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Sep 5, 2015

Experimenting with Colored Water #Science

We are homeschooling Rosa again this year and also continuing Carlyn's and Enzo's education in a very casual and fun manner.  Basically we take normal everyday moments and turn them into teachable moments.  

This morning's activities started with Carlyn putting the silverware away (which is a great sorting activity for toddlers).  She found a medicine dropper in the drawer and asked what it was.... 


So the idea hit me, I will show her how the dropper works (fine motor skills) and let her experiment with colored water.

What I used for this experiment: (amazon affiliate links)
water
5 clear/white containers
Red, Yellow & Blue food coloring
Medicine Dropper
Crayola 24 pack of twistable crayons
Science notebook or paper

For a two to three year old, the activity of figuring out how the dropper works and mixing colors to get a new color is challenging enough.  I gave her five containers.  Three I filled with about 1/2 cup of water and added two drops of food coloring (blue, yellow and red) to the containers.

The last two containers were used for mixing.  I showed her how to use the dropper and pull the water into the tool, then place it into an empty container.  She chose the colors and we talked about what was happening as she experimented.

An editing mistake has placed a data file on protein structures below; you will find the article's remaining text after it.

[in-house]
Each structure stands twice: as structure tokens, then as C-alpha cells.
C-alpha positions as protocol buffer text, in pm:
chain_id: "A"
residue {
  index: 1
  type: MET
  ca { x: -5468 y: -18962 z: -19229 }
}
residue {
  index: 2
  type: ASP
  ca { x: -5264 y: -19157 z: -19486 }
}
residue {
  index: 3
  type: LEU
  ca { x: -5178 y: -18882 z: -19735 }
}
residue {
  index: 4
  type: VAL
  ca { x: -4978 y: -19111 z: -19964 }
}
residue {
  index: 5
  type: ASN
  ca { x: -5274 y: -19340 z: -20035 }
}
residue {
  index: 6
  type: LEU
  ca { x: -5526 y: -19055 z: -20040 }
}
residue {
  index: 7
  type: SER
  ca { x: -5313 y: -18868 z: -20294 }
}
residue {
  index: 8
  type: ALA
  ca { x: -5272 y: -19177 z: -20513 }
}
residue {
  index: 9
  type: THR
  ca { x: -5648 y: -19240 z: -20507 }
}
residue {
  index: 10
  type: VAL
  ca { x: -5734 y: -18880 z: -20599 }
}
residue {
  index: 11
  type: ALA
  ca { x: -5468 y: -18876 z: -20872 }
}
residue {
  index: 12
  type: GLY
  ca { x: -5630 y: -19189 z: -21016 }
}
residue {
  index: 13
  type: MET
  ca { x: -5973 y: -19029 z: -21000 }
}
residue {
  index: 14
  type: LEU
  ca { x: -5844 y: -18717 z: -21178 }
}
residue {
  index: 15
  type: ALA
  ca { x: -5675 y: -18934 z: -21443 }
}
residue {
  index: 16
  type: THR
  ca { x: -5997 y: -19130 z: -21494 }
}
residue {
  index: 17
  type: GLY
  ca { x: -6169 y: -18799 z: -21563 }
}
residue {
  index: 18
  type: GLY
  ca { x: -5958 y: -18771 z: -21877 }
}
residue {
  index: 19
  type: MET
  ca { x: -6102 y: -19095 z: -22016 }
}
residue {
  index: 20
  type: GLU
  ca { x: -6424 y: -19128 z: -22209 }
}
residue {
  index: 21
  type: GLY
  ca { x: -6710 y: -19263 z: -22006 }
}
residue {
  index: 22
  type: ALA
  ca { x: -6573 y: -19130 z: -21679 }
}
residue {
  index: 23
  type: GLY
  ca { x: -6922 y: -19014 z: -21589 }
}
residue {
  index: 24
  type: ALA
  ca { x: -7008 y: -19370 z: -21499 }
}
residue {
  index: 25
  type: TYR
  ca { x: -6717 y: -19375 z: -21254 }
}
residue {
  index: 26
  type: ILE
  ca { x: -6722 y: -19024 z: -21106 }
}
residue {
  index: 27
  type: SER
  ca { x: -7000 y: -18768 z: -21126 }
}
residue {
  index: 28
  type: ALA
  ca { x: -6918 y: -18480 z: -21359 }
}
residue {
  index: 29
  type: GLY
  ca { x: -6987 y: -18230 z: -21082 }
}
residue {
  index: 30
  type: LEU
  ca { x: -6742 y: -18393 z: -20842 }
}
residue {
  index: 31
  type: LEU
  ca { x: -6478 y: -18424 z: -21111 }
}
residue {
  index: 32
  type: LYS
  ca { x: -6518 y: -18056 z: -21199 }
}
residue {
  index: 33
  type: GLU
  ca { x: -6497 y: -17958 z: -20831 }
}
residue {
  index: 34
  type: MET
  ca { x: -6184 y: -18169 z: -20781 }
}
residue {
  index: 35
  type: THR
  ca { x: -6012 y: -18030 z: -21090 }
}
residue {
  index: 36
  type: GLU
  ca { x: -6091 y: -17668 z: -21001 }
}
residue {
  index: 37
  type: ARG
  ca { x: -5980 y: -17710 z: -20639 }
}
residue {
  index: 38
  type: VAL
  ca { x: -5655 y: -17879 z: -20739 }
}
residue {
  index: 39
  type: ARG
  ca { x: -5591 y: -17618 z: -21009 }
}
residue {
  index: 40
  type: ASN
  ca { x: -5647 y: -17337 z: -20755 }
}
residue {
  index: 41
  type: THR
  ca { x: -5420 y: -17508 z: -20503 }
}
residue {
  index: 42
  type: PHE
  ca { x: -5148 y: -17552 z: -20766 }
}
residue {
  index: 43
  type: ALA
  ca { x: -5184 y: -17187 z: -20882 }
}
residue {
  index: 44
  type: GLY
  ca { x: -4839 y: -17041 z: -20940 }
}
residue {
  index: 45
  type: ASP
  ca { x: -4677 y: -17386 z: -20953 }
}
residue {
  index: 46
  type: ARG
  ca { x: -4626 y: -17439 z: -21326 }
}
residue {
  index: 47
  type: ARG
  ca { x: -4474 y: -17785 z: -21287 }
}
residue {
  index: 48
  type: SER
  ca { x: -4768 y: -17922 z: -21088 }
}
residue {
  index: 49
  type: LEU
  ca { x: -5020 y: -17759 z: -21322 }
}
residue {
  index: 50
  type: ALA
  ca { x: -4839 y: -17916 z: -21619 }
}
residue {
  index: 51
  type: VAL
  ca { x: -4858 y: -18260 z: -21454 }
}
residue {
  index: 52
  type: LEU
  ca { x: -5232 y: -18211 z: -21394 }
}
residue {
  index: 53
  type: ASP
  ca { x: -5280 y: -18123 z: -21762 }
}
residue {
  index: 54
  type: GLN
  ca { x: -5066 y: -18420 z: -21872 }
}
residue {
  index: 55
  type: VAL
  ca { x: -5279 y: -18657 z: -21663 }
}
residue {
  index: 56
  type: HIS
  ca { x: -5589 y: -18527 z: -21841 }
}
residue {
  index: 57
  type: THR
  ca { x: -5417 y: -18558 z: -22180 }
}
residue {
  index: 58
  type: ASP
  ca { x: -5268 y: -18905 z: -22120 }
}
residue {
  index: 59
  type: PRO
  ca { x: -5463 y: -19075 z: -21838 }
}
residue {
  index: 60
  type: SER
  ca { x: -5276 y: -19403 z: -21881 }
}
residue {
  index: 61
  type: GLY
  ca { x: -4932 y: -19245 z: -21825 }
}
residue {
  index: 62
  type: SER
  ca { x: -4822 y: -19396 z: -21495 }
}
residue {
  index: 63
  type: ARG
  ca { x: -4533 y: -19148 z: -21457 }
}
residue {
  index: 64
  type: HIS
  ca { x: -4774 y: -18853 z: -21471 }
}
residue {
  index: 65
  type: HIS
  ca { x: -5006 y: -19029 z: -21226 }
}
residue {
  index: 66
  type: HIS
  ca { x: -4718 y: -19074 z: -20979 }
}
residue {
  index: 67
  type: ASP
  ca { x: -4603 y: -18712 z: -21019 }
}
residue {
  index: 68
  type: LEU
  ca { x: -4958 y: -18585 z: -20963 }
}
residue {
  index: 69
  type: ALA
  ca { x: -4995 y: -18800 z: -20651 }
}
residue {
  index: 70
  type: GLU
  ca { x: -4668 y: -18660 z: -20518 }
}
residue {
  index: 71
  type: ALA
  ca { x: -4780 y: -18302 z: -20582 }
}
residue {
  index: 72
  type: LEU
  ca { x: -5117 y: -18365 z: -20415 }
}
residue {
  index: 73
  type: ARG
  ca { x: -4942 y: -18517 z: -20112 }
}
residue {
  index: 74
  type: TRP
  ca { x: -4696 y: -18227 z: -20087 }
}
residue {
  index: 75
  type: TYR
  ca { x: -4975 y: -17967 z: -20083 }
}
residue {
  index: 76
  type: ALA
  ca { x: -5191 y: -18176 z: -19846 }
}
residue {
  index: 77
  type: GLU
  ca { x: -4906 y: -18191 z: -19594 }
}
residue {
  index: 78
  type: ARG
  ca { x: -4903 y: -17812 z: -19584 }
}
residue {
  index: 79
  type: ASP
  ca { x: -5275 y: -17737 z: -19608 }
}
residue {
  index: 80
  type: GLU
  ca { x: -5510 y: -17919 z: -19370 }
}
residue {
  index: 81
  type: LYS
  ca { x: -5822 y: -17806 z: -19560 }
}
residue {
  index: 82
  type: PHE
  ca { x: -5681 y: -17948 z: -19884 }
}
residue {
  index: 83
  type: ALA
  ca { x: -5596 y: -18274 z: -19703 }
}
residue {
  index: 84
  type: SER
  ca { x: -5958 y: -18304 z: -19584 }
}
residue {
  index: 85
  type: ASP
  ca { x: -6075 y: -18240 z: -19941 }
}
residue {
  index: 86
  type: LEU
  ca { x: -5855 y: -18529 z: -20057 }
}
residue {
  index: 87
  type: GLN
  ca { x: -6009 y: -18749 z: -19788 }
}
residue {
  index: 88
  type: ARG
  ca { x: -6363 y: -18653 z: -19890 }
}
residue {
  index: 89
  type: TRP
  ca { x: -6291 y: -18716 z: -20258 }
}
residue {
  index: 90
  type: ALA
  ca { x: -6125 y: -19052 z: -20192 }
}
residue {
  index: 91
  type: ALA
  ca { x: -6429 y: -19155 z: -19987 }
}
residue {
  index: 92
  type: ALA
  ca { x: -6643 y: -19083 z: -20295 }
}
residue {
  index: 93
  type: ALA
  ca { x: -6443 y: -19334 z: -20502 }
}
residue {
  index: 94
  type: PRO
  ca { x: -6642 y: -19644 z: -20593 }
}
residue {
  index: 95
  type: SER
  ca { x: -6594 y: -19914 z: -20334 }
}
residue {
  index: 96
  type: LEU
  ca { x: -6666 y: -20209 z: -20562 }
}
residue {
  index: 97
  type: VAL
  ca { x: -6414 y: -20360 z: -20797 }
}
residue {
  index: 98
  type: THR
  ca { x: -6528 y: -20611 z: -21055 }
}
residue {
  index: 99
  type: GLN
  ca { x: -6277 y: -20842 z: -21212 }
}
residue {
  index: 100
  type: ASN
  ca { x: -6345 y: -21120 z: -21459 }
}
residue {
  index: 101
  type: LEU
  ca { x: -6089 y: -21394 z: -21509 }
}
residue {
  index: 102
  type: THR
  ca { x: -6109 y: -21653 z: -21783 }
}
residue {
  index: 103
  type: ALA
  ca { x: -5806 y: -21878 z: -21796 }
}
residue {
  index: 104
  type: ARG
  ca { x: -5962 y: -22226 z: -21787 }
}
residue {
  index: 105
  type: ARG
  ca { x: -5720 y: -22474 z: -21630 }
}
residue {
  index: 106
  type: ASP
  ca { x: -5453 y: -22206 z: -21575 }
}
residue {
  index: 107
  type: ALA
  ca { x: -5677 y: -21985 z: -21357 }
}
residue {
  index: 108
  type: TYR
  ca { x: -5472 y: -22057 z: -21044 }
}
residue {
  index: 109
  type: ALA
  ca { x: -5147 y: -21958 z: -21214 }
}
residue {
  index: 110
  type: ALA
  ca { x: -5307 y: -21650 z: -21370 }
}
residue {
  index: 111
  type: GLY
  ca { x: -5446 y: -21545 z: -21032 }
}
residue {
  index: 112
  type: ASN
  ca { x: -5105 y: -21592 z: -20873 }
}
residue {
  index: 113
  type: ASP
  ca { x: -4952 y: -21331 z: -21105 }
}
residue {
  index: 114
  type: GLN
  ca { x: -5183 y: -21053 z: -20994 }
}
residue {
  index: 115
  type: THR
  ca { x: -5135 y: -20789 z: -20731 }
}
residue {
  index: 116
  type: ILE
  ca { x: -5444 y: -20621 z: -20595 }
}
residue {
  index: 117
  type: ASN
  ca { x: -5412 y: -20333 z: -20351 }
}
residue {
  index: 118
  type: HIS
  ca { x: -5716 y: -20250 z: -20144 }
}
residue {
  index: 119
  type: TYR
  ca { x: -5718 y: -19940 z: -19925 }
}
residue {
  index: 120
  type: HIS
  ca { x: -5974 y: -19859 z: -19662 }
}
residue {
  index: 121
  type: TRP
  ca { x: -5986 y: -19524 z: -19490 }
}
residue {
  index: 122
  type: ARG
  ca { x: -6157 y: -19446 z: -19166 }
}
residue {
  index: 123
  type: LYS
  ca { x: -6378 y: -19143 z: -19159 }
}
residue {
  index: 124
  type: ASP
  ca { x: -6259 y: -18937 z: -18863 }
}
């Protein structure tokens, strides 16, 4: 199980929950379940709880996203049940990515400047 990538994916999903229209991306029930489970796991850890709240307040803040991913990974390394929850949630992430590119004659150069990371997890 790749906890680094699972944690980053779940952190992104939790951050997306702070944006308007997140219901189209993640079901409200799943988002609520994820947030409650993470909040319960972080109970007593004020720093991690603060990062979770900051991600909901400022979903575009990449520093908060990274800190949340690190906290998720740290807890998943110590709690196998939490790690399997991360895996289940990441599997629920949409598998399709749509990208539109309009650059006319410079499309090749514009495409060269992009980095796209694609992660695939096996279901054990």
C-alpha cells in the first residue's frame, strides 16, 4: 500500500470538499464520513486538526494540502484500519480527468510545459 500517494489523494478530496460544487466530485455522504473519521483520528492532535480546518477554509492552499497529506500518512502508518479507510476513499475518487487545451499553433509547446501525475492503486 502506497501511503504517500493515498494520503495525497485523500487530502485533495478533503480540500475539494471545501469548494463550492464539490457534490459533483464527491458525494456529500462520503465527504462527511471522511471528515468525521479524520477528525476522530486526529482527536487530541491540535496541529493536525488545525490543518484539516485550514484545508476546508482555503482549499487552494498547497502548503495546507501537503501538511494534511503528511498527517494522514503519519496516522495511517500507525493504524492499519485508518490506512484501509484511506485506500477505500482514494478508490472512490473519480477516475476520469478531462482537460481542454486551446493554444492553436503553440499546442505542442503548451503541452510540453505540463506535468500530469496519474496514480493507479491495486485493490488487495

Rosa, at age six cam along and wanted to experiment too.  Since she is a bit more advanced I asked her to record her experiments in a journal.  We have a great pack of Crayola Twistable Crayons for this activity.  The crayons provide a variety of hues for her to match up to colors.

So, I asked her to find the crayons that matched the colors she was adding, then record how many droppers she used in her mixture.  Once she was done mixing, she recorded the result on the far right.
Her first experiment was two droppers of blue and four of yellow which resulted in a teal color.


She then mixed red with the teal and got brown in her second experiment.

You can modify this activity several ways.  
Older children can write the names of the colors rather than use crayons.
Younger children can record simple color mixtures with their crayons or markers.
Older children can try to figure out which combinations will create a certain hue or color.
More advance students can record the liquid amounts in mL (found on the side of the dropper)

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